How come you don’t have an office in Japan?
In most countries around the world, we sell through partners. There are one or two places where we sell directly and that tends to be where we have large relationships with the governments. In Japan, we have excellent partners such as JSAT Mobile, KDDI and JDC and we also work with Japanese equipment manufacturers. Our Japanese partners are very skilled in satellite communications, so we don’t need to have our people permanently based here.
How do you market the company?
Our primary focus is to communicate through our partners who then work with the end users. This is where our energy goes. We don’t need to advertise because we are well known in the circles where people need to use our services. Additionally, we attend a few specialized industry shows.
What trends are we seeing in mobile satellite communications?
The general trends are for more connectivity and more utility from our devices, more speed and smaller devices. This year, we’ll be launching a new satellite called Alphasat, built by Astrium, which will be our 11th in the constellation and will extend the capability of our current services. It will provide additional L-band capacity for coverage of Europe, the Middle East and Africa.
Then in Q4, we will be launching our first Global Xpress spacecraft. This will be the first of three satellites which will deliver the world’s first ka-band global service, offering downlink speeds of up to 50Mbps, and up to 5Mbps over the uplink, accessible from compact user terminals.
What is the big advantage of Global Xpress?
From the beginning, we have always been a global satellite provider. If you’re on a plane, ship or boat or in the media, you want something that supports mobile communications more like a cell phone service. So Inmarsat provides a cell phone-like experience but delivered from space. This capability is built into our current L-band spacecraft, which work well for omni-directional antennae. So for very small devices, like an IsatPhone Pro, L-band is perfect. However, L-band offers relatively limited bandwidth. We’ve extended our L-band service from what used to be 256 kilobits to about 650 kilobits or over a megabit if you put two terminals together.
So what we are doing with Global Xpress is to provide that same cellular-like capability covering the world but we’re doing it with superfast high speed broadband. What’s unique about Global Xpress is that using a small terminal, just 60 cms in diameter, you can get about 5 megabits out and 50 megabits in, which is a phenomenal amount of broadband capacity and this will be available across land, sea and air throughout the world.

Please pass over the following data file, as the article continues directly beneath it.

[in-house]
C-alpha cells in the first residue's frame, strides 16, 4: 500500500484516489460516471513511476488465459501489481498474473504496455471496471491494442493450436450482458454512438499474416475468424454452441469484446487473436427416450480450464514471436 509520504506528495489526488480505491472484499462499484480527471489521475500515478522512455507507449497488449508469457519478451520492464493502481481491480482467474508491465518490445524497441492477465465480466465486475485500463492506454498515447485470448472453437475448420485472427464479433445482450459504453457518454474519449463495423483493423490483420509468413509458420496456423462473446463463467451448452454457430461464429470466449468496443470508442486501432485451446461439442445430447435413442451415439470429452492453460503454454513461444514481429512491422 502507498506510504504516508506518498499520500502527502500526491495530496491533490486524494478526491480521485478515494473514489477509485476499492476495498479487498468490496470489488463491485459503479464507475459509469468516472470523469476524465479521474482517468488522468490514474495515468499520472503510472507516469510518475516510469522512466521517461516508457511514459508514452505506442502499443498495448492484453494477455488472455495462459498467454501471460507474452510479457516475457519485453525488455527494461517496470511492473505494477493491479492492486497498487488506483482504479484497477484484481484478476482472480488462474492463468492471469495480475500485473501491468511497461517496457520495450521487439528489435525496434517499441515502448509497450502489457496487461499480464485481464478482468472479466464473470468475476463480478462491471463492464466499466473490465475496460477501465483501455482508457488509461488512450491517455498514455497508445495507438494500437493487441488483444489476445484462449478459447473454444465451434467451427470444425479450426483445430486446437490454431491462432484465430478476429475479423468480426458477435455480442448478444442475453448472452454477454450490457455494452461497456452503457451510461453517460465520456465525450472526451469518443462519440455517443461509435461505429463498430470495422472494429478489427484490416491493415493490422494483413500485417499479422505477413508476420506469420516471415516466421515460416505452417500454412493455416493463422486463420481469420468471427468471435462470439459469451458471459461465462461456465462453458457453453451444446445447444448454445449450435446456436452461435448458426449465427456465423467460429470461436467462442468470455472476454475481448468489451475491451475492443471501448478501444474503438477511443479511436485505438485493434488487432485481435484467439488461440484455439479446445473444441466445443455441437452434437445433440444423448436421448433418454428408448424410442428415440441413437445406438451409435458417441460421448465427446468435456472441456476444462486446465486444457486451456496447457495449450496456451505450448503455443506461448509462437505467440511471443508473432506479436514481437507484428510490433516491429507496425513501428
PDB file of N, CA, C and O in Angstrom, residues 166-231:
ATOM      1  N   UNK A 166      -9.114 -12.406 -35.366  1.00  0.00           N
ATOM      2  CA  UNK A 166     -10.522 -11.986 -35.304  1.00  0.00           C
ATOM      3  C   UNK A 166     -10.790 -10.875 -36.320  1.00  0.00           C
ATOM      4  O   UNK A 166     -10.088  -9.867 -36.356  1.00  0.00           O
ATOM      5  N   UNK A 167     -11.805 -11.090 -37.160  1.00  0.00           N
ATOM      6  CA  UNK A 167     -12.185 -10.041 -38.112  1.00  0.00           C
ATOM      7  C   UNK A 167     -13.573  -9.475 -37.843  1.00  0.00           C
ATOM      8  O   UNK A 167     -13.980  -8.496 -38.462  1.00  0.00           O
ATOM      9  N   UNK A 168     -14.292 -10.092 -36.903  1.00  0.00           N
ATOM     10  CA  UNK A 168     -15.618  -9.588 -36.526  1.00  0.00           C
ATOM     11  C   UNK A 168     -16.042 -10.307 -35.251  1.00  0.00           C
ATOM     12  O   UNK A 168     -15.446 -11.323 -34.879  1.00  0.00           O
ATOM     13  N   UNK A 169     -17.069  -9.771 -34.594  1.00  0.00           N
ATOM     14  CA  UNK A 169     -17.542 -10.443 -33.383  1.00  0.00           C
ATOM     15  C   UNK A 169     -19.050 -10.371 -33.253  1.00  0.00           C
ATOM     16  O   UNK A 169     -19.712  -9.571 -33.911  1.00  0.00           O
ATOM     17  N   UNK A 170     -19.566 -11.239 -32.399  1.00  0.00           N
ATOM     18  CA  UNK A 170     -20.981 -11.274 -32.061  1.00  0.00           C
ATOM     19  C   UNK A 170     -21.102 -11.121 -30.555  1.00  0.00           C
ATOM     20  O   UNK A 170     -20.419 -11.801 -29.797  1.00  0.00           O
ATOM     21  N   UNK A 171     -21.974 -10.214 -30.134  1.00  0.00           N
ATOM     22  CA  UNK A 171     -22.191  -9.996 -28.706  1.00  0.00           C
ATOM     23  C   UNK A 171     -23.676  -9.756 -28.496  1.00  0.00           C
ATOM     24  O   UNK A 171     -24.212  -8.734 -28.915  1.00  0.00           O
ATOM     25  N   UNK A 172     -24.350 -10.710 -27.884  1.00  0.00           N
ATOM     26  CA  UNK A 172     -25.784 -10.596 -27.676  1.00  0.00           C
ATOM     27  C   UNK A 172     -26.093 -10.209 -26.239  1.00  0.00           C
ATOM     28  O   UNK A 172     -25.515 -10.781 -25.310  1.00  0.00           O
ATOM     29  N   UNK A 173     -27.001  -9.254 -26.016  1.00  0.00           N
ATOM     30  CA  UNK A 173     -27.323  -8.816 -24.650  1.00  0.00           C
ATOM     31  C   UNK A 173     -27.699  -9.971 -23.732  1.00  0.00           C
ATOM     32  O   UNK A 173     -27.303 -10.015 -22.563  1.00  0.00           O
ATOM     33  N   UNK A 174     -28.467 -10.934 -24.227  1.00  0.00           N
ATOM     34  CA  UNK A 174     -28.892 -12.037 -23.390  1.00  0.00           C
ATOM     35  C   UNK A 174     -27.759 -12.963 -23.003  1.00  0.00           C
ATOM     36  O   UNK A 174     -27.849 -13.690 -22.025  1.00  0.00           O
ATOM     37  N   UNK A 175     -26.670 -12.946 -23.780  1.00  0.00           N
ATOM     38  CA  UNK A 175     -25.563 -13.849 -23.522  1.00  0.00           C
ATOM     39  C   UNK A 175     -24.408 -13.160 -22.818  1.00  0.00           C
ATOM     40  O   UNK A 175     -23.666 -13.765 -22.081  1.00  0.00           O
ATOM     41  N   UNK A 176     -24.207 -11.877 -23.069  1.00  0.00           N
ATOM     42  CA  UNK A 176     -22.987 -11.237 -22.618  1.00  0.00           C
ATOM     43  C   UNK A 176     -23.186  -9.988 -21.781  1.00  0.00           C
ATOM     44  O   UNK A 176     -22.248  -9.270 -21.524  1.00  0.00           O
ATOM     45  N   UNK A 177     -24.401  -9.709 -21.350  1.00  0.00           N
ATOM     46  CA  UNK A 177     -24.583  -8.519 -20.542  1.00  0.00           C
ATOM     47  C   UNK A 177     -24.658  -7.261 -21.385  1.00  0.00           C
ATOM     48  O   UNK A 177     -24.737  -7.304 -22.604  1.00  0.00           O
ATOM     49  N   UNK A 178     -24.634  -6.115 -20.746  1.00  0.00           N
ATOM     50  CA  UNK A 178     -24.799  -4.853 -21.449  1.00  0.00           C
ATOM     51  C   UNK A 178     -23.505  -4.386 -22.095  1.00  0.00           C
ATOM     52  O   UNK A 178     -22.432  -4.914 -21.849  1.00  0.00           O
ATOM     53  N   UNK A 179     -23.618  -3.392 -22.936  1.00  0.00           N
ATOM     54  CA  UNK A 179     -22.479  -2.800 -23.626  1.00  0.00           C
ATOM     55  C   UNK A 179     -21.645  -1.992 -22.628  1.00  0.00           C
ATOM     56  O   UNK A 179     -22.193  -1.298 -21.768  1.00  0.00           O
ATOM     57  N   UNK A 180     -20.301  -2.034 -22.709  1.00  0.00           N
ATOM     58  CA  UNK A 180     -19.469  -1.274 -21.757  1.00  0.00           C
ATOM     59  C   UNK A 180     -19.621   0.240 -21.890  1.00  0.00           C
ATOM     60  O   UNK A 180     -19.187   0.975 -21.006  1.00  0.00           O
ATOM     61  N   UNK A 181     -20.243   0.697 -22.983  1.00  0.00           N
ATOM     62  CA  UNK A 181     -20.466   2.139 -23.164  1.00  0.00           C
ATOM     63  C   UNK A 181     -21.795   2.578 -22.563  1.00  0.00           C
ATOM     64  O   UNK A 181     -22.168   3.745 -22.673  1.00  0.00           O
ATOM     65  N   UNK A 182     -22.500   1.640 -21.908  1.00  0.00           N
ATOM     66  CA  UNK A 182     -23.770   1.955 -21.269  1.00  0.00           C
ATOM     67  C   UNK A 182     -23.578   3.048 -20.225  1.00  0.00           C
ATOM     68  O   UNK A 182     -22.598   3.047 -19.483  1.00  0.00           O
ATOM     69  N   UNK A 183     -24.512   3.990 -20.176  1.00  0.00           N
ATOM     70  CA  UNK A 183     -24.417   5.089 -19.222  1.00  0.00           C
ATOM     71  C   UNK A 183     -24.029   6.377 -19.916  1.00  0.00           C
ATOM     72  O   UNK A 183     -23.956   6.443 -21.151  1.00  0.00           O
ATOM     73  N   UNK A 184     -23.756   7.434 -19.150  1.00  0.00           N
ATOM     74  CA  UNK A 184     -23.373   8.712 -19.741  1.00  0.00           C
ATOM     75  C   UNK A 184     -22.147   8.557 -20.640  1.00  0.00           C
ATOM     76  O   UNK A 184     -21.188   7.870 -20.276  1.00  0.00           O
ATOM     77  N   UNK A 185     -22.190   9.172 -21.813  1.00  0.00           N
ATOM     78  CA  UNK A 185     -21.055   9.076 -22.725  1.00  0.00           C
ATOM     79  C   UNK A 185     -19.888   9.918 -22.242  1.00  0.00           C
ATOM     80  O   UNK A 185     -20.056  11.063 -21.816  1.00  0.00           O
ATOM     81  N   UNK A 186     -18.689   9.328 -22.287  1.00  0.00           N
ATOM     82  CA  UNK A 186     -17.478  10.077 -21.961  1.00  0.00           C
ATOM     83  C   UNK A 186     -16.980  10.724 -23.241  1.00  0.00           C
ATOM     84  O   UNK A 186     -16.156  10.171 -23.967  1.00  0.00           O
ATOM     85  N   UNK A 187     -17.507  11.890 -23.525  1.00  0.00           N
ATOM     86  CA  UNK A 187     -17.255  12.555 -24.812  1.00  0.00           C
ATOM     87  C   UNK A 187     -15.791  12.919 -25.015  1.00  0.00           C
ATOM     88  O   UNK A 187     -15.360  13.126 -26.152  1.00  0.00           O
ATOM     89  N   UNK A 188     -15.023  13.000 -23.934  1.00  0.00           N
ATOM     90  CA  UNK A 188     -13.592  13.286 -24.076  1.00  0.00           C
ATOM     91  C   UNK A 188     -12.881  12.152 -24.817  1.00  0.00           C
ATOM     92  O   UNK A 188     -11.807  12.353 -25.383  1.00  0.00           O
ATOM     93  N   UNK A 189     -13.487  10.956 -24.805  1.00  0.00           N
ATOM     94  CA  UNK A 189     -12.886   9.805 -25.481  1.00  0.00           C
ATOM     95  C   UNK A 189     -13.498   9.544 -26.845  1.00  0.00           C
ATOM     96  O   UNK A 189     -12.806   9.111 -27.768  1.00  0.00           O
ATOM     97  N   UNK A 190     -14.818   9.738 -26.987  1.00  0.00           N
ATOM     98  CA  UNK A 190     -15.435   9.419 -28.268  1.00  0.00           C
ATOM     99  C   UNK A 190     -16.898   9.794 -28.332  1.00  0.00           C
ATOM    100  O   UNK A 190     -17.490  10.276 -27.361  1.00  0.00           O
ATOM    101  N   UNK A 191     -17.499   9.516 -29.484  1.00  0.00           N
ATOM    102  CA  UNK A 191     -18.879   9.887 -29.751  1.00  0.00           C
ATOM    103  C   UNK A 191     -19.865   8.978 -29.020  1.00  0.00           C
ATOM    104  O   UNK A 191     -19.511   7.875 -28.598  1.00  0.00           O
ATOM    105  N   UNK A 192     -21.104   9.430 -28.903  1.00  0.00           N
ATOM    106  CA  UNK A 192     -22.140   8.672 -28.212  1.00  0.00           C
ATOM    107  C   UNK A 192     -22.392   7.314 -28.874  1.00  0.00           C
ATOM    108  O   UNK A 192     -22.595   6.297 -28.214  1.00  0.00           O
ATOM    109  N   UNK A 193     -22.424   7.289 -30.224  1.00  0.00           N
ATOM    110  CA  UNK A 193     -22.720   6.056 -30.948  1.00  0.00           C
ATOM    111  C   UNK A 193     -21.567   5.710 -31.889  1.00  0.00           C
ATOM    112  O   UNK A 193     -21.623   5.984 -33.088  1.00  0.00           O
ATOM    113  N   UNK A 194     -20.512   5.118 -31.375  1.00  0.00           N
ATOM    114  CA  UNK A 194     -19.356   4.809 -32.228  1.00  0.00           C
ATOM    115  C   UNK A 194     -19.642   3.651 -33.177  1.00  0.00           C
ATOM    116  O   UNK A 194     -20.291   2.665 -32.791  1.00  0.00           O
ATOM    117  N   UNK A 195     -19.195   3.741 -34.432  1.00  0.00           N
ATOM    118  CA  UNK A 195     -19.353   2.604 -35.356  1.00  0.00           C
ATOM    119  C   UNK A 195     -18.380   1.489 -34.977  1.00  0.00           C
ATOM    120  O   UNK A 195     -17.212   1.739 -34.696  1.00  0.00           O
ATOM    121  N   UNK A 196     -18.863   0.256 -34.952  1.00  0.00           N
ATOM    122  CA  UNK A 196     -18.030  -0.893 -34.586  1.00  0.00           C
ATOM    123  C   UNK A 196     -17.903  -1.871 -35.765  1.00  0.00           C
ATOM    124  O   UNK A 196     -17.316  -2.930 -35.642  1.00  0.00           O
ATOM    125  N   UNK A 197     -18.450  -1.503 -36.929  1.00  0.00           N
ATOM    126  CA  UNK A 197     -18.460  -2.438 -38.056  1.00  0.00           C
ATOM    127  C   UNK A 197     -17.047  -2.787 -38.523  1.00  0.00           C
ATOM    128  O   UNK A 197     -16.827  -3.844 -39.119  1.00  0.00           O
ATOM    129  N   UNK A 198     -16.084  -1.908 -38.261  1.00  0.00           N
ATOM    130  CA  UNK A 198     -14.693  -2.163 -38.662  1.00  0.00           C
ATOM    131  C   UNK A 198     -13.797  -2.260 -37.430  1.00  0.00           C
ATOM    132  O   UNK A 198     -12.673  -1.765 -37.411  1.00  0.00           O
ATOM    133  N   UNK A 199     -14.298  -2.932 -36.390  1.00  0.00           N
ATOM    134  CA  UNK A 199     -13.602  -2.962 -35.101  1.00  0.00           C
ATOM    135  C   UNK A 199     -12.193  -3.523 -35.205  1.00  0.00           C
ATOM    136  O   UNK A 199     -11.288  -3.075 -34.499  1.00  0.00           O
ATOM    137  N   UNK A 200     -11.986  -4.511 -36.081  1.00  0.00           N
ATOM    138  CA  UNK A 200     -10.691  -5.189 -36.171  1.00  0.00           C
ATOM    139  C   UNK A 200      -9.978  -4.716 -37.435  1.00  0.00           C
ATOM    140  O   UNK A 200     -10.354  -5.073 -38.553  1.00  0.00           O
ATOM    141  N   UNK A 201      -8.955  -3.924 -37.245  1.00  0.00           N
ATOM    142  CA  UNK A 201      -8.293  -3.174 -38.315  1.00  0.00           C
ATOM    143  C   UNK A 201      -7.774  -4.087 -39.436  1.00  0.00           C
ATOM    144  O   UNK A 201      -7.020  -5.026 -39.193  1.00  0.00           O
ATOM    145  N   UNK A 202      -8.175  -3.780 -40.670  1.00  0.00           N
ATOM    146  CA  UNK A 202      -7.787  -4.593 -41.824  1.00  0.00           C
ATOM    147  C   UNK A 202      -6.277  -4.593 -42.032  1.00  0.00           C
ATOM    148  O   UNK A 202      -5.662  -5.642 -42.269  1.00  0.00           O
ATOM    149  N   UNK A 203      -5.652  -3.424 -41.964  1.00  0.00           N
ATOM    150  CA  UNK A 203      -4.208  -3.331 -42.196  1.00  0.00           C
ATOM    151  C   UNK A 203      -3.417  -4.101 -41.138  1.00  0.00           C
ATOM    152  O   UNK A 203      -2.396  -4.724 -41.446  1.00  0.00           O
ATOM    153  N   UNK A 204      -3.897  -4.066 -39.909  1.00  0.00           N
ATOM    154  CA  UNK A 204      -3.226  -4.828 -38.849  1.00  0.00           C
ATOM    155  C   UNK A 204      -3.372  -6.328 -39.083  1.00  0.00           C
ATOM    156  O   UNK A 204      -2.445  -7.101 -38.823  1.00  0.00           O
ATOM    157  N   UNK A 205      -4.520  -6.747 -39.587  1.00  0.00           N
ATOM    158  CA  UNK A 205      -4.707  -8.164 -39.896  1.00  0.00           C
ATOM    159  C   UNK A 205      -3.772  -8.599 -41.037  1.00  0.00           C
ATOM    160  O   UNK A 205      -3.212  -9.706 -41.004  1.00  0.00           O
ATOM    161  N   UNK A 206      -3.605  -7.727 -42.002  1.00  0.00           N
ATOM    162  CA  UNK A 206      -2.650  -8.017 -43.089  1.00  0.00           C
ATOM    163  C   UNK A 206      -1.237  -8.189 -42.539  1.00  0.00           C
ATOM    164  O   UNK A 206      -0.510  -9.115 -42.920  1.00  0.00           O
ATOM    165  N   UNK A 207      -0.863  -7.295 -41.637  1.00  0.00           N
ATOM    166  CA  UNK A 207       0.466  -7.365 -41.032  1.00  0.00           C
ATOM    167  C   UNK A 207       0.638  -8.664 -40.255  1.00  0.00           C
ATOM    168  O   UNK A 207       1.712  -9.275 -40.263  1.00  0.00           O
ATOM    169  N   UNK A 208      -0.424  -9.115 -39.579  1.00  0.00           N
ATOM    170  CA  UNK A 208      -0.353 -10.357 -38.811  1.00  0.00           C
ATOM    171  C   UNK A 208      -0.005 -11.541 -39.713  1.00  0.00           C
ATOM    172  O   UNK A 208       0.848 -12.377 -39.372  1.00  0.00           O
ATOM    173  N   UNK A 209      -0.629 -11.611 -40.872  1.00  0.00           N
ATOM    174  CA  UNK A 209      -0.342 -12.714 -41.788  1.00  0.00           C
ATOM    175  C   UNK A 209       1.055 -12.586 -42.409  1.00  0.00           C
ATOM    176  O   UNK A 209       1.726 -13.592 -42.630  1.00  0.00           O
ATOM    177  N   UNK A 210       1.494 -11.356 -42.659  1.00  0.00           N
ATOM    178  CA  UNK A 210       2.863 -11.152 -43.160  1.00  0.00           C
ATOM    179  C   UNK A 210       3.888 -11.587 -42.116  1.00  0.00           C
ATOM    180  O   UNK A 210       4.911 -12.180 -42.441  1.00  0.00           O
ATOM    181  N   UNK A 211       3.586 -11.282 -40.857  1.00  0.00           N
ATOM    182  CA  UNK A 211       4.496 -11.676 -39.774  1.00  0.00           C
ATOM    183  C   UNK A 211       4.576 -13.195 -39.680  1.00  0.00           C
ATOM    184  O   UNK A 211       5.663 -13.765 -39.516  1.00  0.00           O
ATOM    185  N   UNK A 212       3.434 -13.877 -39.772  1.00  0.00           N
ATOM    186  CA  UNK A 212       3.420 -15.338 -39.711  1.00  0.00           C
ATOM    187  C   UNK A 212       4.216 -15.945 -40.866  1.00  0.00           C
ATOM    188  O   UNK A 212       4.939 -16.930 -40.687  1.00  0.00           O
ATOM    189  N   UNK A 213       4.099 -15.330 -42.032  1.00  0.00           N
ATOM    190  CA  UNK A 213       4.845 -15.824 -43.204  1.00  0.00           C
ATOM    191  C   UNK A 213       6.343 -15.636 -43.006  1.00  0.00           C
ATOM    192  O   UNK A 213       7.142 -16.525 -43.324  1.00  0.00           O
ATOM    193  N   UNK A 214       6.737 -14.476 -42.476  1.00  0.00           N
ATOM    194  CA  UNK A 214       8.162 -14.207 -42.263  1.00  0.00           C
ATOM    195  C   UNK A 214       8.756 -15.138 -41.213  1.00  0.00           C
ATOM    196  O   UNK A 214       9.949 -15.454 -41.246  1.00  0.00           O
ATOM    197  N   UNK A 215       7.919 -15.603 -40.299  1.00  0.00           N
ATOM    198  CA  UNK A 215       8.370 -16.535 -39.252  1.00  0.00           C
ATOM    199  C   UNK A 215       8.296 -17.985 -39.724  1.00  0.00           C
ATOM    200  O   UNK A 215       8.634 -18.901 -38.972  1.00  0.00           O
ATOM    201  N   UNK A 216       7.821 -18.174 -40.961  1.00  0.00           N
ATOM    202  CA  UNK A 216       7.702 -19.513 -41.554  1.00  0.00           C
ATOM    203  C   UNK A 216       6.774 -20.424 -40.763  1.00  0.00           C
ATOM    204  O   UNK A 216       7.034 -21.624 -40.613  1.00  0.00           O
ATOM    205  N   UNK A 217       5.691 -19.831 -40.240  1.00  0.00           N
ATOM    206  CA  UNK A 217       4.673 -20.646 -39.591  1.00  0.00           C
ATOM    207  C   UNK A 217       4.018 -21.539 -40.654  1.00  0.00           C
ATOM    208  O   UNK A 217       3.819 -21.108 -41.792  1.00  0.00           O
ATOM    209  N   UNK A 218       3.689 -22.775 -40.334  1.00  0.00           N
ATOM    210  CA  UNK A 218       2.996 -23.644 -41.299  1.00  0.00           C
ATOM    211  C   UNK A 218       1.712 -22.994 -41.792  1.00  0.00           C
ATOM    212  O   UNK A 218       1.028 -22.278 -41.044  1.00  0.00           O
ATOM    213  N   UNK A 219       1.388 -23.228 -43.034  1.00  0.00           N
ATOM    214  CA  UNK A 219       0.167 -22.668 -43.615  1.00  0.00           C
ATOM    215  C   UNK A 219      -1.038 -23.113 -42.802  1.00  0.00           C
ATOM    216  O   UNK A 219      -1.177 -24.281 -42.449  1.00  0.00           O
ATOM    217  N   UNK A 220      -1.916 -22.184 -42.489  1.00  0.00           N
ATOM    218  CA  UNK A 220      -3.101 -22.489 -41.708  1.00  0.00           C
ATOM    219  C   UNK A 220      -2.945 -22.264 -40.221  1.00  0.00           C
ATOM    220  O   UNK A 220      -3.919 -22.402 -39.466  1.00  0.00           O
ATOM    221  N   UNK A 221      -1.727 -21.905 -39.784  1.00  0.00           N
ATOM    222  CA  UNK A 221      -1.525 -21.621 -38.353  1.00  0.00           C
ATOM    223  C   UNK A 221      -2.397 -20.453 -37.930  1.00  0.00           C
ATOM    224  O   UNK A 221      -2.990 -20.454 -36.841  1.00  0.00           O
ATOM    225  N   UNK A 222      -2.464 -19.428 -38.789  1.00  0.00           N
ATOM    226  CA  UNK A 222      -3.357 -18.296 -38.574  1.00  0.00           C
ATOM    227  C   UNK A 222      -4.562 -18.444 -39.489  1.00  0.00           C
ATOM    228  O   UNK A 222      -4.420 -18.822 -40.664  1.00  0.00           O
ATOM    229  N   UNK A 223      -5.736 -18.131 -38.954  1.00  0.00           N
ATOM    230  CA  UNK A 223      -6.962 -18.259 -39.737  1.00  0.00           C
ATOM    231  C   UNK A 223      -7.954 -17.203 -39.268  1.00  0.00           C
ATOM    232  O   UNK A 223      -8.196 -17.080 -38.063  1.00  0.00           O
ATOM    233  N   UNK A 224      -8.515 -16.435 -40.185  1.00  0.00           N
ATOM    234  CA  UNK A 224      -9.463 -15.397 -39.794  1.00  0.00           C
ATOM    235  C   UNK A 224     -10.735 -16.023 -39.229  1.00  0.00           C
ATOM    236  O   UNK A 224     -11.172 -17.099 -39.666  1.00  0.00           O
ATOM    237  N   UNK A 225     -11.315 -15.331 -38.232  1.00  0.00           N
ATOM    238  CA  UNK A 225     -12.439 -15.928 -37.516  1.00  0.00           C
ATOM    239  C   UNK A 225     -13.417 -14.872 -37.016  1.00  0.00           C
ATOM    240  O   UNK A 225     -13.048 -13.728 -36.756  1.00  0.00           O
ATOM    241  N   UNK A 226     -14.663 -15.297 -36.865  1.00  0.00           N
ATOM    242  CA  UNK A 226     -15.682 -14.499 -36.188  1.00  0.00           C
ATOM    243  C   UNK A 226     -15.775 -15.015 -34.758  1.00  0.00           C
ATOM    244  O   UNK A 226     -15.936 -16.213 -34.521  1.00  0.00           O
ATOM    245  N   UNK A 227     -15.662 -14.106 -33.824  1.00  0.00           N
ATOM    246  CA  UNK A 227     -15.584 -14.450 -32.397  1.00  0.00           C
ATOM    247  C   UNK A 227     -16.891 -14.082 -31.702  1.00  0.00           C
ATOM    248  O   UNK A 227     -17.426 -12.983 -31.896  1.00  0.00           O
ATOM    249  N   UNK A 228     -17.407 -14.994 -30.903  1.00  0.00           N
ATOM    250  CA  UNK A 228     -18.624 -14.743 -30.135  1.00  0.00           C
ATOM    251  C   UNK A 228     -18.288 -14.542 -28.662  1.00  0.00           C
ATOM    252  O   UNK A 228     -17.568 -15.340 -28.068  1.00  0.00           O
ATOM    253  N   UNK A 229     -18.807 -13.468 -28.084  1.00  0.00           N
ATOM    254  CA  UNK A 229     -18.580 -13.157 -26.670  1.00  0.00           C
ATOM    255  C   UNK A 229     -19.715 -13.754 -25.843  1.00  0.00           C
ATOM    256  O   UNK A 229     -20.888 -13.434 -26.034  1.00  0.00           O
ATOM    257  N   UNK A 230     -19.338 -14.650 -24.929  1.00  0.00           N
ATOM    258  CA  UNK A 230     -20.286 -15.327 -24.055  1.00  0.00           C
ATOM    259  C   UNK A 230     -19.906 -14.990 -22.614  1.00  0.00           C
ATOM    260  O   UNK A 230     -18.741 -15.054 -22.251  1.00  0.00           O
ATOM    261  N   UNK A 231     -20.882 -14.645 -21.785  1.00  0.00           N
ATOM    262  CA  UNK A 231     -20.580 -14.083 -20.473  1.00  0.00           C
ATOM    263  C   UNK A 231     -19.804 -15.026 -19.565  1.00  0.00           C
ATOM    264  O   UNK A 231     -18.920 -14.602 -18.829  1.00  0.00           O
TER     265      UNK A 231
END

This service will be significantly more cost-effective than any alternative roaming service. The focus of the GX service is not price, but capability – a very high data rate available via a small terminal. Our L-band service, enhanced with the launch of Alphasat, will continue to provide highly resilient services which will complement GX. Our expectations are that a lot of users will have an L-band terminal for ultimate mobility and a GX terminal for its high data rate. We think that this will be a really compelling value proposition, particularly when you recognize that you can pack that up into a suitcase and go anywhere in the world and turn it on.
You must have some bright people working for you.
Inmarsat has about 1,500 people worldwide. Over half are engineers specializing in satellite communications. Space is such an exciting industry. We are continually receiving applications to work for us and it is hard to choose from such an array of talent. Overall, we’ll probably add about 200 more people this year including 25 more in my team.
How do you keep up with the latest tech?
Because I am a satellite engineer by trade, I find this stuff a lot of fun. Recently, I was at our hub in Singapore and enjoyed walking around the lab and integration facility with the engineers. I feel that I learn more by talking to people than I do by just reading.
What is a typical day for you?
A typical day is incredibly diverse. We work very long days because my team is spread across the world – Singapore, Australia, Miami, Washington. I may start at 5 a.m. talking to Australia and finish back at home having a conversation with Brazil. In between, we might be solving problems for clients, introducing new technology, looking at launch programs or more cost-effective price plans.
How do you see your role?
I think it is important to set the vision and strategy. If there is no clarity in the strategic direction, it is hard for anyone else to know where we are going and how we are going to get there. What we do helps people save lives. That gives us a reason to get out of bed in the morning.
How do you like to relax away from work?
I have 3 teenage children, so mostly I am committed to being their taxi driver. I go to the gym and do aerobics classes with my wife. When I travel abroad, I go jogging early in the mornings, which is a great way to see a city like Tokyo.
For more information, visit www.inmarsat.com